Vaccine-induced thrombocytopenia and thrombosis after the fifth Sputnik vaccine

To the editor:

Since February 2021, very rare cases of thrombocytopenia with thrombocytopenia syndrome, later called vaccine-induced immune thrombocytopenia (VITT) have been reported after receiving the adenovirus vector vaccines ChAdOx1 nCoV-19 (Oxford-AstraZeneca) and Ad26.COV2. S (Johnson & Johnson-Janssen). Such reports prompted regulatory action in the United States, Europe, and other countries. A report of a large case series of 220 patients described the clinical features and diagnostic criteria for this disorder.1 Other adenovirus vector vaccines are available, including Ad5-nCoV (CanSinoBio Biologics) and Gam-COVID-Vac (Sputnik V); The latter uses the heterogeneous recombinant adenovirus approach in two injections (rAd26 Prime and rAd5 Booster) 21 days apart.2

Estimates of the incidence of VITT range from 3.2 to 16.1 cases per million doses for ChAdOx1 nCoV-19, 1.7 to 3.7 cases per million doses for Ad26.COV2.S, and 0.0081 cases per million doses for Ad5-nCoV.3 Results of repeated literature searches indicated that no cases had been reported after the administration of the Sputnik V vaccine as of August 12, 2022. According to the consolidated data reports published by the Argentine Ministry of Health, as of May 31, 2022, a total of 13 cases of VITT cases; Eleven cases were reported after administration of ChAdOx1 nCoV-19 vaccine (0.37 cases per million doses) and 2 cases after administration of 20,538,979 doses of Sputnik V vaccine (0.1 cases per million doses).4

As part of the Vaccine Vigilance Against Covid-19 (ViVa), we collected detailed information regarding one case of VITT that was reported after receiving the Sputnik V vaccine at an Argentine public vaccination center on July 15, 2021. (Details regarding study supervision are in the Appendix Supplementary, available with the full text of this letter at NEJM.org.) A 24-year-old woman never exposed to heparin experienced abdominal pain on the seventh day after receiving it. Continuous headache, vomiting, and facial bruising started on day 8 and day 9. Despite this typical presentation and time-to-onset data, VITT was not suspected until severe focal neurological symptoms developed 36 hours later. On day 11, CT scan showed thrombosis and cerebral sinus hemorrhage. The patient’s platelet count was 27,000 per milliliter, and was DrThe lower level was 2,000 nanograms per milliliter (reference value, <250 nanograms per milliliter), which corresponds to 4,000 fibrinogen equivalent units (FEU; reference value, <500 FEU). The patient died on the 14th day. In this well-documented fatal case, symptoms appeared 5 to 30 days after vaccination, and thrombocytopenia and thrombosis were confirmed by diagnostic and surgical procedures. DrThe level of opacities was at least eight times higher than the upper limit of the normal range, and the level of IgG antibody against platelet factor 4 was 68% in the enzyme-linked immunosorbent assay (Asserachrom HPIA-IgG; reference value, ≤12%). These results meet the Tier 1 criteria of determination of certainty for defining the BTS status of thrombocytopenia-associated thrombocytopenia.5 It is classified as a specific VITT according to the condition definition criteria for VITT as defined by the UK Hematology Committee.1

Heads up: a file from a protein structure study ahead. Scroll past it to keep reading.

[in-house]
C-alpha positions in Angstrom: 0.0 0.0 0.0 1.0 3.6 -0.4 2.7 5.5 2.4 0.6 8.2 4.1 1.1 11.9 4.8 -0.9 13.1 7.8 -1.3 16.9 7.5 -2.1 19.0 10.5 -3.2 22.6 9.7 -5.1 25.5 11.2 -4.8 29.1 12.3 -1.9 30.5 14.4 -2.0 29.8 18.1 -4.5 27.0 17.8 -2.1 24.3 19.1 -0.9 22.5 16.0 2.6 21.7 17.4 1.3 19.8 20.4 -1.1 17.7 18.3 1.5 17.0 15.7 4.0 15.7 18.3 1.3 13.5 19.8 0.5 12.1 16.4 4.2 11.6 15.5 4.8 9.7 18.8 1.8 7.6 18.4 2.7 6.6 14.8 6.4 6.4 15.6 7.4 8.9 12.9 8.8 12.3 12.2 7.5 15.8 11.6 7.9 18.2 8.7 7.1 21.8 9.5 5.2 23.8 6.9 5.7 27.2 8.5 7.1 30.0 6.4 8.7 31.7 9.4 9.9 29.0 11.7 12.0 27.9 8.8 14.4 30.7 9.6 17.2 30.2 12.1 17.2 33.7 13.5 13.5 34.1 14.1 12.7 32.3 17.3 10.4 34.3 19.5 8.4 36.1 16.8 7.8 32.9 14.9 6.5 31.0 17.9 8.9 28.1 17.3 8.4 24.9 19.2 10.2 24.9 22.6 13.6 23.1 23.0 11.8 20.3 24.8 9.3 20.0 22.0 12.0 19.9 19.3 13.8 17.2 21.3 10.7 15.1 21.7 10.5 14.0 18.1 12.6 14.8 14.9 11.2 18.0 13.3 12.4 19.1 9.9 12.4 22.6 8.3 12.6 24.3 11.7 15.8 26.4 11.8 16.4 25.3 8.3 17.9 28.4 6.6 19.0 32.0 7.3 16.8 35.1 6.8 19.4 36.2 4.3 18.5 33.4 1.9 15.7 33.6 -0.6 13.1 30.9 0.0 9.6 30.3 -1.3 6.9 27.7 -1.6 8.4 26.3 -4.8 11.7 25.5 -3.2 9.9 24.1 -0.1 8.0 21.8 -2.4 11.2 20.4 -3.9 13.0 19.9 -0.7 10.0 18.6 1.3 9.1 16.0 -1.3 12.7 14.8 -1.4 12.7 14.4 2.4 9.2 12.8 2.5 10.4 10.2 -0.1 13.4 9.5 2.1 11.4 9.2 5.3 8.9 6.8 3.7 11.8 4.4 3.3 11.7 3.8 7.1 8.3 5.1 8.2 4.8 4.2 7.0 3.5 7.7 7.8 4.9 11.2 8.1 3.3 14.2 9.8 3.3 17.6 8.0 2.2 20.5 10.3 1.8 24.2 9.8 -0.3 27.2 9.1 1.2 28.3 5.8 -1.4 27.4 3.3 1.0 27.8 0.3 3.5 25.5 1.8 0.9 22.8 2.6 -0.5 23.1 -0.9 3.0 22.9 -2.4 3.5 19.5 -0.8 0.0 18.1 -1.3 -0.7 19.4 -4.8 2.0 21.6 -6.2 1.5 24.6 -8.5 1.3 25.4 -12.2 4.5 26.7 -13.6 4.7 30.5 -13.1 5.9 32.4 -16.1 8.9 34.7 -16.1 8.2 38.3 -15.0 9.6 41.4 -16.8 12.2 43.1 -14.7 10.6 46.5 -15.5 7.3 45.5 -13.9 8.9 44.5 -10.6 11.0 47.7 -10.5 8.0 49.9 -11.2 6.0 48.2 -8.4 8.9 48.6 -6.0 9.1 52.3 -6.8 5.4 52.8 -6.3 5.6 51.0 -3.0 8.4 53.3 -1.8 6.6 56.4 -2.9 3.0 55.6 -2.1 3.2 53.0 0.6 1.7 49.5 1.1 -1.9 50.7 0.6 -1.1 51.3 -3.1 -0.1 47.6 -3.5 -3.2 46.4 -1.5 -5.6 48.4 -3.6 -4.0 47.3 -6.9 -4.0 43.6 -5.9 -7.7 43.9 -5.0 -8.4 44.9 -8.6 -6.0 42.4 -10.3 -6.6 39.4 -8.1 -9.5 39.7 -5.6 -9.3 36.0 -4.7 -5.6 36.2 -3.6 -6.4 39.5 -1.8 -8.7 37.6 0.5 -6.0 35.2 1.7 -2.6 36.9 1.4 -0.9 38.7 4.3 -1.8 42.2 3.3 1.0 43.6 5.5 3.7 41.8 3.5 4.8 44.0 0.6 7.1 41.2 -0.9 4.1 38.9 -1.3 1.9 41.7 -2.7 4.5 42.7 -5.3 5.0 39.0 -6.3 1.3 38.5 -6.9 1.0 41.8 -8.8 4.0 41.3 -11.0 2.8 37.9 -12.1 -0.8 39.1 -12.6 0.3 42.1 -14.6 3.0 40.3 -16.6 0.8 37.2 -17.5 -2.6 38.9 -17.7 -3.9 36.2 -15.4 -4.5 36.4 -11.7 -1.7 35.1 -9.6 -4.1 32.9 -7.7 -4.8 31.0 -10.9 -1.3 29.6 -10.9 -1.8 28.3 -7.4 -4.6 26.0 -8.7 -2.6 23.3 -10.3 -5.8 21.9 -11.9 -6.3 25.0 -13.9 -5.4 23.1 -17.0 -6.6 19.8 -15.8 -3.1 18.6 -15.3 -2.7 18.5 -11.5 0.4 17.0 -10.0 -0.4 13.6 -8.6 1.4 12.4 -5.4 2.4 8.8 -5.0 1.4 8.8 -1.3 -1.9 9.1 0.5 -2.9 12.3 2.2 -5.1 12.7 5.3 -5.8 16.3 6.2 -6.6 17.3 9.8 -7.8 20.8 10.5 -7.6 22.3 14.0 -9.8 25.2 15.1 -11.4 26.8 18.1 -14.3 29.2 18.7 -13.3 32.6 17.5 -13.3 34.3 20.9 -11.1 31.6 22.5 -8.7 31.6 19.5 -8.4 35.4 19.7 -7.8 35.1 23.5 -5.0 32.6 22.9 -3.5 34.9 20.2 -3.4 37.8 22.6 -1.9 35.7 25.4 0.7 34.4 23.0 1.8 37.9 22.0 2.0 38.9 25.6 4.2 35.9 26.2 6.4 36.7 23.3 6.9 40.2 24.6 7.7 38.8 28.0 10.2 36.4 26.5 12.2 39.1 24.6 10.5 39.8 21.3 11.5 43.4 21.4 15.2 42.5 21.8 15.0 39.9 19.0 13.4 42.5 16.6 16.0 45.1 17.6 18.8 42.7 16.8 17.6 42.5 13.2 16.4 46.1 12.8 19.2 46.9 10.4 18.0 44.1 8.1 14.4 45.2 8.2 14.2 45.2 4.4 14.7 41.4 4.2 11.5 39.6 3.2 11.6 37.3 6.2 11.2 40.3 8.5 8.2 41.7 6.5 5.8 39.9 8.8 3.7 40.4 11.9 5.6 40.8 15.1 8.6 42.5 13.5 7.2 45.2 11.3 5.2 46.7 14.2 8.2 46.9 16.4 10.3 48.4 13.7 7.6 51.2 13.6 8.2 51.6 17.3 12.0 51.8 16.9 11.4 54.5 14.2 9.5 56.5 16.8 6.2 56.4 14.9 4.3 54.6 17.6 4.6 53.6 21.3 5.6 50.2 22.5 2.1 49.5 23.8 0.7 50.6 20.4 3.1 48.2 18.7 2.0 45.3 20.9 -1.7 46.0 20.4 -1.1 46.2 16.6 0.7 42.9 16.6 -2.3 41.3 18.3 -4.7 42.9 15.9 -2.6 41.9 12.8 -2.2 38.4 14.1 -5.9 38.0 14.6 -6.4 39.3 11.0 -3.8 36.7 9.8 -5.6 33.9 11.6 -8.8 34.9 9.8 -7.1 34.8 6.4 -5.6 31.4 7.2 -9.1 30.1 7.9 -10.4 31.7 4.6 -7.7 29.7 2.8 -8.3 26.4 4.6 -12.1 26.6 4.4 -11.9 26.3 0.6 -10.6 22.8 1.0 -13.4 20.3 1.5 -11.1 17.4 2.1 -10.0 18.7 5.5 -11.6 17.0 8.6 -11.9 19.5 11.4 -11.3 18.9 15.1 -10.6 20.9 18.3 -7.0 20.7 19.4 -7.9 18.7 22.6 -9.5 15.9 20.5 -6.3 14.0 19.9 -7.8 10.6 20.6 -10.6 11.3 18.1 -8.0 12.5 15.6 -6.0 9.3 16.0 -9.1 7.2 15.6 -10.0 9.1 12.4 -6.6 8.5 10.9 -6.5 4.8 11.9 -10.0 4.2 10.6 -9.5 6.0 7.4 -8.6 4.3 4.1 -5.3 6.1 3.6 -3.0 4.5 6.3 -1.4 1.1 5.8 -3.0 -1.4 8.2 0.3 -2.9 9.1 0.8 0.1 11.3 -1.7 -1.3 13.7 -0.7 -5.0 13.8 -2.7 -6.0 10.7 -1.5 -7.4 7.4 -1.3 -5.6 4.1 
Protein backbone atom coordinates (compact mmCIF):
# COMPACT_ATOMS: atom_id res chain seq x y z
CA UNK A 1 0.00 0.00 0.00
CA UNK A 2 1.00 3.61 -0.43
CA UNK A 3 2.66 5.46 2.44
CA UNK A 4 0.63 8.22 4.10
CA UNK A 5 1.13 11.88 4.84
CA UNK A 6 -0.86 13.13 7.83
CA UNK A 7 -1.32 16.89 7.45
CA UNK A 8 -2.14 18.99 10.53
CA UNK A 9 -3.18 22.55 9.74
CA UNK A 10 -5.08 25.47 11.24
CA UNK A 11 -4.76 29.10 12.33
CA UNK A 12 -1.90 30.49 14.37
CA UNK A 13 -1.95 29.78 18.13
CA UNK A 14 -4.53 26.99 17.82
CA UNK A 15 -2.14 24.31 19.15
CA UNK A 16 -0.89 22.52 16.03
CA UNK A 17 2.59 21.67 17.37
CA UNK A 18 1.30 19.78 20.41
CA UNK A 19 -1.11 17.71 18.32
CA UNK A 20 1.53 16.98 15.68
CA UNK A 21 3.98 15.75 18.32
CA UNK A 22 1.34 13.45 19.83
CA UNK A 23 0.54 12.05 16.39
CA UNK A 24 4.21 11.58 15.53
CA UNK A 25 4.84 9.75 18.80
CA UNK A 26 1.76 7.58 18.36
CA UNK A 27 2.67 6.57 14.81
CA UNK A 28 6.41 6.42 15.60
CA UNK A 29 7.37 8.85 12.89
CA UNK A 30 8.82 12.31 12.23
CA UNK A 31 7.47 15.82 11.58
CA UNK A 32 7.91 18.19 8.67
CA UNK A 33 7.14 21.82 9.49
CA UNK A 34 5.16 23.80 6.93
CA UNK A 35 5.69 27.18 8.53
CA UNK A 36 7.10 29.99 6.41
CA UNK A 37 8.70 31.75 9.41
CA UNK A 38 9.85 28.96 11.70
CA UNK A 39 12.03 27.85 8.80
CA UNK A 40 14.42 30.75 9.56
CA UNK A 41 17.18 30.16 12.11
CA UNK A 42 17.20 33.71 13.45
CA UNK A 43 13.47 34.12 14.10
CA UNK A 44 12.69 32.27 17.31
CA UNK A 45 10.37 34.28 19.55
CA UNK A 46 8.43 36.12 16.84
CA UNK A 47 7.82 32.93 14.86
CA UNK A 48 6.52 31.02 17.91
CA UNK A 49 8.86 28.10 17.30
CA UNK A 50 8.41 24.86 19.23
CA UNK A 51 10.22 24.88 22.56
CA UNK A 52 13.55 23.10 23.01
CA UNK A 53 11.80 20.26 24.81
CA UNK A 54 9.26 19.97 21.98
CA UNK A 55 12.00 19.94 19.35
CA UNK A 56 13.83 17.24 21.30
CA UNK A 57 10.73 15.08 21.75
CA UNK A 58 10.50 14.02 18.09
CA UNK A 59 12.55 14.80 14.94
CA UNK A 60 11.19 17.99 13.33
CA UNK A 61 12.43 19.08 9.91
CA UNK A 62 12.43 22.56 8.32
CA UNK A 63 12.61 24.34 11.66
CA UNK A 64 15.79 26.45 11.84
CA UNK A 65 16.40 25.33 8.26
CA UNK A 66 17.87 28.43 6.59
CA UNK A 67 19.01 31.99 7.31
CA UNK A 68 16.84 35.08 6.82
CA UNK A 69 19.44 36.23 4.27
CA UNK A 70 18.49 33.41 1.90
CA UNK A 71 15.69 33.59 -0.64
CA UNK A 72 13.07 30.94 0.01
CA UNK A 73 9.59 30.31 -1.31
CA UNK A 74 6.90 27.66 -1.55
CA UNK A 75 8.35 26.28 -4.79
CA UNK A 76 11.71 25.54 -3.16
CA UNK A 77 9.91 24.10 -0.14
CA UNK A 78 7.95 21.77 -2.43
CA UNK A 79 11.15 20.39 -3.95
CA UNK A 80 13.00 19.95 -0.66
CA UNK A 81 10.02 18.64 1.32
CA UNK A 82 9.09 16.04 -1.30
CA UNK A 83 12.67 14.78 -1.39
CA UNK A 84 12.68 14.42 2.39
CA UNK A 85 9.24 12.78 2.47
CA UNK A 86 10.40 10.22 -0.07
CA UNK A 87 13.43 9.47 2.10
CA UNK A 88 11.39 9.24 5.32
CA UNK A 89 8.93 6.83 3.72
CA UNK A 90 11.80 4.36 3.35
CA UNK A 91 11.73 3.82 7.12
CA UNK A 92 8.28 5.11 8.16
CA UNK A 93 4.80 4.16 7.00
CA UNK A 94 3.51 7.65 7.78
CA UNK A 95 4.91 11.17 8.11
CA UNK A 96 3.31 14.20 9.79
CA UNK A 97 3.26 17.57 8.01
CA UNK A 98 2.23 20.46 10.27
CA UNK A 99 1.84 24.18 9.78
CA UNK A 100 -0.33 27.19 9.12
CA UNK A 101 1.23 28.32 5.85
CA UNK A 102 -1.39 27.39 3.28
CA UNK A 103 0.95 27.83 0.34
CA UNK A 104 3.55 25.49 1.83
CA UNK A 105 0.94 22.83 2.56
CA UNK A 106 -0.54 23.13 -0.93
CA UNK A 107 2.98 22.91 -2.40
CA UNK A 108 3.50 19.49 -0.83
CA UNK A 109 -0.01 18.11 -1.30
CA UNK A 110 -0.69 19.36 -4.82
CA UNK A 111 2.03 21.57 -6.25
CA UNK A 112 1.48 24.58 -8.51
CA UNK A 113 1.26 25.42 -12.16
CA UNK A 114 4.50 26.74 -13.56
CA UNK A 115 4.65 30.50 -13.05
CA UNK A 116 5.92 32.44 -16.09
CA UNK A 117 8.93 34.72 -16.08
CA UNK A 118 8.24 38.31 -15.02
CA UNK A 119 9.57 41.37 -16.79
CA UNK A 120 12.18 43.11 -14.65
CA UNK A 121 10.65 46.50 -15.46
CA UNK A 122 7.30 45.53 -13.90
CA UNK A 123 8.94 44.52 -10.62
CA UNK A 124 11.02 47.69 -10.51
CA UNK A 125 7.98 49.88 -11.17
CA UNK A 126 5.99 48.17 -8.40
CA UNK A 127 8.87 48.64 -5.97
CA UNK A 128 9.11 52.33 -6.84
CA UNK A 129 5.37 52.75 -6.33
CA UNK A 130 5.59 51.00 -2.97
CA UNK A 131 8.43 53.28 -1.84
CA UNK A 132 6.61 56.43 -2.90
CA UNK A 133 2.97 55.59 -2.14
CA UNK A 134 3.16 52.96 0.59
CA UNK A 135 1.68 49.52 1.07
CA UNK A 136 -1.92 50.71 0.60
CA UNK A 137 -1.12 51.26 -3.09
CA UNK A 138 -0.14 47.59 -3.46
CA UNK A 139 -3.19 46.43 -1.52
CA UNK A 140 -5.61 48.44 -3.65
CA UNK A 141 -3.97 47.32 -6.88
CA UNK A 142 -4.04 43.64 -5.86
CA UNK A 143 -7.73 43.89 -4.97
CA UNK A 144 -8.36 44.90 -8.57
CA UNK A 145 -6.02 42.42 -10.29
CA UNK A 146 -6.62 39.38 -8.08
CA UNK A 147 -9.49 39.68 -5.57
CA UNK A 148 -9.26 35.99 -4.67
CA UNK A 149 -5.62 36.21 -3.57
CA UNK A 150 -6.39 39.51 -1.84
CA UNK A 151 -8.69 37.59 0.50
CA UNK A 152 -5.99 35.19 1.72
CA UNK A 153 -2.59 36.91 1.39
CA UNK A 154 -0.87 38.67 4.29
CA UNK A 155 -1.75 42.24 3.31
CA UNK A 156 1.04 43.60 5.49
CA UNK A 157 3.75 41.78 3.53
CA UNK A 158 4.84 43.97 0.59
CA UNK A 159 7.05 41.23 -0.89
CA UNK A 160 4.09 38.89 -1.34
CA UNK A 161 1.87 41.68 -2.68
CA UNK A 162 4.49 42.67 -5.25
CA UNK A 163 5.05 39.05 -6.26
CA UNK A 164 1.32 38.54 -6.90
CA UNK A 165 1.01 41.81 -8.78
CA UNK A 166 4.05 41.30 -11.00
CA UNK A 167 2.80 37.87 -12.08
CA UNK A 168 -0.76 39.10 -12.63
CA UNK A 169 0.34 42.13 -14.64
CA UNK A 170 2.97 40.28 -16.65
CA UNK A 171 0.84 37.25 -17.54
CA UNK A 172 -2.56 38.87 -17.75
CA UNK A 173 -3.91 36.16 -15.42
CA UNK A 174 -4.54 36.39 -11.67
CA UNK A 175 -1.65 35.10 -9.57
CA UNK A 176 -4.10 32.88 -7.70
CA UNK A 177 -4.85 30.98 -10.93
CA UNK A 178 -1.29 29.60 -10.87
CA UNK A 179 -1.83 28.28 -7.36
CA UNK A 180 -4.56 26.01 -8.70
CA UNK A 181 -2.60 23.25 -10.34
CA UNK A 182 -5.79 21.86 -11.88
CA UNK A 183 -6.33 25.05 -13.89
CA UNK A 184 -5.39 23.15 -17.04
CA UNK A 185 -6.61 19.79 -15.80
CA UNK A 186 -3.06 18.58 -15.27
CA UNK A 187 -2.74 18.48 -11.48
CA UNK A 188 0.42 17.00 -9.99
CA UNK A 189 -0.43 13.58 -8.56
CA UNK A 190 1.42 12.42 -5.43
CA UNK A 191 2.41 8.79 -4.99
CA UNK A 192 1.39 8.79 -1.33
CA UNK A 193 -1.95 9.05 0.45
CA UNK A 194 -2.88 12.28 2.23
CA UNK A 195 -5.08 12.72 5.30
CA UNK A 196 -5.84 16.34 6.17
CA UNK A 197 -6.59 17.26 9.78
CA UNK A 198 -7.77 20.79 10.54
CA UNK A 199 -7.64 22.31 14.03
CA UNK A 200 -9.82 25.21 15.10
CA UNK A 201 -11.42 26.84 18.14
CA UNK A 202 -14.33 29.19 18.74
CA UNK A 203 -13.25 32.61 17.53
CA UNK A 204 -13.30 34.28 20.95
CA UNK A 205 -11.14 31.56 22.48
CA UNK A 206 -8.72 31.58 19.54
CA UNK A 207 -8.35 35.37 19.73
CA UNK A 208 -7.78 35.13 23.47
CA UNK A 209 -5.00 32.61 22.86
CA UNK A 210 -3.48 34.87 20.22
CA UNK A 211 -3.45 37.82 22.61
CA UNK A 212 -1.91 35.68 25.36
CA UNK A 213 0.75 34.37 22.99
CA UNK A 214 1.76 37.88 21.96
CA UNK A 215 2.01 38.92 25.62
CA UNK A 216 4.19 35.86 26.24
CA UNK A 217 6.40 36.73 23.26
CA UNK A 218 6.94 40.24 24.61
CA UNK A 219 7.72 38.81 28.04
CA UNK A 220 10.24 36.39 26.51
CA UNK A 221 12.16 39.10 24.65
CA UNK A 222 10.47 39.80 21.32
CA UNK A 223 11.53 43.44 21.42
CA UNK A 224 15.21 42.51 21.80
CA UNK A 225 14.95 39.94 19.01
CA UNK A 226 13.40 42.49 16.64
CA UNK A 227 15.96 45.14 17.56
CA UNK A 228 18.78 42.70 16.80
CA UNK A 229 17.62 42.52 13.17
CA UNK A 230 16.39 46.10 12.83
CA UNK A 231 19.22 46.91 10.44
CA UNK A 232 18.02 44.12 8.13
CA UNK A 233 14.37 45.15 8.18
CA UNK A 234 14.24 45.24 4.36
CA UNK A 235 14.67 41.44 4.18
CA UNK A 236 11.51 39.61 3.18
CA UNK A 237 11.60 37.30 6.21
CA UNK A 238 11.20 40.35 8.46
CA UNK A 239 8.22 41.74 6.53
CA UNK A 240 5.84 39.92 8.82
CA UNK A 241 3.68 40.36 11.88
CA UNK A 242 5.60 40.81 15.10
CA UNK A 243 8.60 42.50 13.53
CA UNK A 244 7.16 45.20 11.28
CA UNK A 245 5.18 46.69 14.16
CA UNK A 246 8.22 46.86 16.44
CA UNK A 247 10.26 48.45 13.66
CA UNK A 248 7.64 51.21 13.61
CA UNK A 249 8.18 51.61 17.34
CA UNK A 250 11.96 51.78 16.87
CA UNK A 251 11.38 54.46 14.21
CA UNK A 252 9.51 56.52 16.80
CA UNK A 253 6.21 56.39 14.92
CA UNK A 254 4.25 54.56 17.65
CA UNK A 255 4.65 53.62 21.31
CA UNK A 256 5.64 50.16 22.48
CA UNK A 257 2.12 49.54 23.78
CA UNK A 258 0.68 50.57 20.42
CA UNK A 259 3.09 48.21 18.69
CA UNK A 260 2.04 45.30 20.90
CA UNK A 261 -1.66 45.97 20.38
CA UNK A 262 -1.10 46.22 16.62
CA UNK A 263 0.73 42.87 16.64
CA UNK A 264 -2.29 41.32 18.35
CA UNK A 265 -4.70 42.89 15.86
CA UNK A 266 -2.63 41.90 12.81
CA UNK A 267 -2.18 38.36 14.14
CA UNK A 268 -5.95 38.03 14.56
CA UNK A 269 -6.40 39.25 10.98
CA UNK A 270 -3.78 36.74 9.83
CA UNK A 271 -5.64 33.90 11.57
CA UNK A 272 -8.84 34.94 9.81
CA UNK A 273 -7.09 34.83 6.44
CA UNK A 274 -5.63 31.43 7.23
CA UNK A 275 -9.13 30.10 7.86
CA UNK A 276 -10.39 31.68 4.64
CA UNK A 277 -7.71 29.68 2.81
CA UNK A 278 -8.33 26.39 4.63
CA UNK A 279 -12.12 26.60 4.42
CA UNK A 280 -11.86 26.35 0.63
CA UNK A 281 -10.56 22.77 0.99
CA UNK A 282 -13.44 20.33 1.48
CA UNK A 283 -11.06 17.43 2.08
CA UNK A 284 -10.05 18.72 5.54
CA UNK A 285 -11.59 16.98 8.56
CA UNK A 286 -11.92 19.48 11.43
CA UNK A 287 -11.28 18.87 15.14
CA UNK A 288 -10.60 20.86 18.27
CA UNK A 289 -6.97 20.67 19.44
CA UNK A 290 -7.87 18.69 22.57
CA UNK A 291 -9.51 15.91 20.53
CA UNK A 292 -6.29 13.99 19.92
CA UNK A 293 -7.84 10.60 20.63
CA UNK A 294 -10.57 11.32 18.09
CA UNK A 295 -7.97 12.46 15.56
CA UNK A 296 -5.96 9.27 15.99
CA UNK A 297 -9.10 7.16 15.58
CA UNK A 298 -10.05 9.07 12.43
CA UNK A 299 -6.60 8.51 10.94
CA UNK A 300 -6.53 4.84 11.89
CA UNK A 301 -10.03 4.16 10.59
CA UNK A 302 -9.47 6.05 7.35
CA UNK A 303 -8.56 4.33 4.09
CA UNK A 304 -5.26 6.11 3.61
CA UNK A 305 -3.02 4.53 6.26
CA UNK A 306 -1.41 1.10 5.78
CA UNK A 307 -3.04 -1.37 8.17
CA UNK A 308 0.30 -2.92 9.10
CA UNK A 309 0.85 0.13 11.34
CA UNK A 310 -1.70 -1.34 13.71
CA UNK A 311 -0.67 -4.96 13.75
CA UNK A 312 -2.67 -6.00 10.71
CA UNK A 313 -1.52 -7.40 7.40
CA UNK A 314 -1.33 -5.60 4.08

The potential for VITT yet Sputnik V adenovirus vector vaccine has not been cited in regulatory warnings or in the media. The Sputnik V vaccine has been widely distributed in 71 countries in Latin America, Asia and Africa.2 Since even a very low case rate can result in hundreds of cases, it is necessary to raise public awareness and take steps to expand early detection of VITT after the administration of the Sputnik V vaccine.

Raquel Herrera Comulio, Ph.D.
National University of Cordoba, Cordoba, Argentina
[email protected]

Samantha Lynn, Ph.D.
Institute of Pharmacovigilance Sciences, Southampton, UK

Disclosure forms provided by the authors are available with the full text of this letter at NEJM.org.

This message was published on September 14, 2022, in NEJM.org.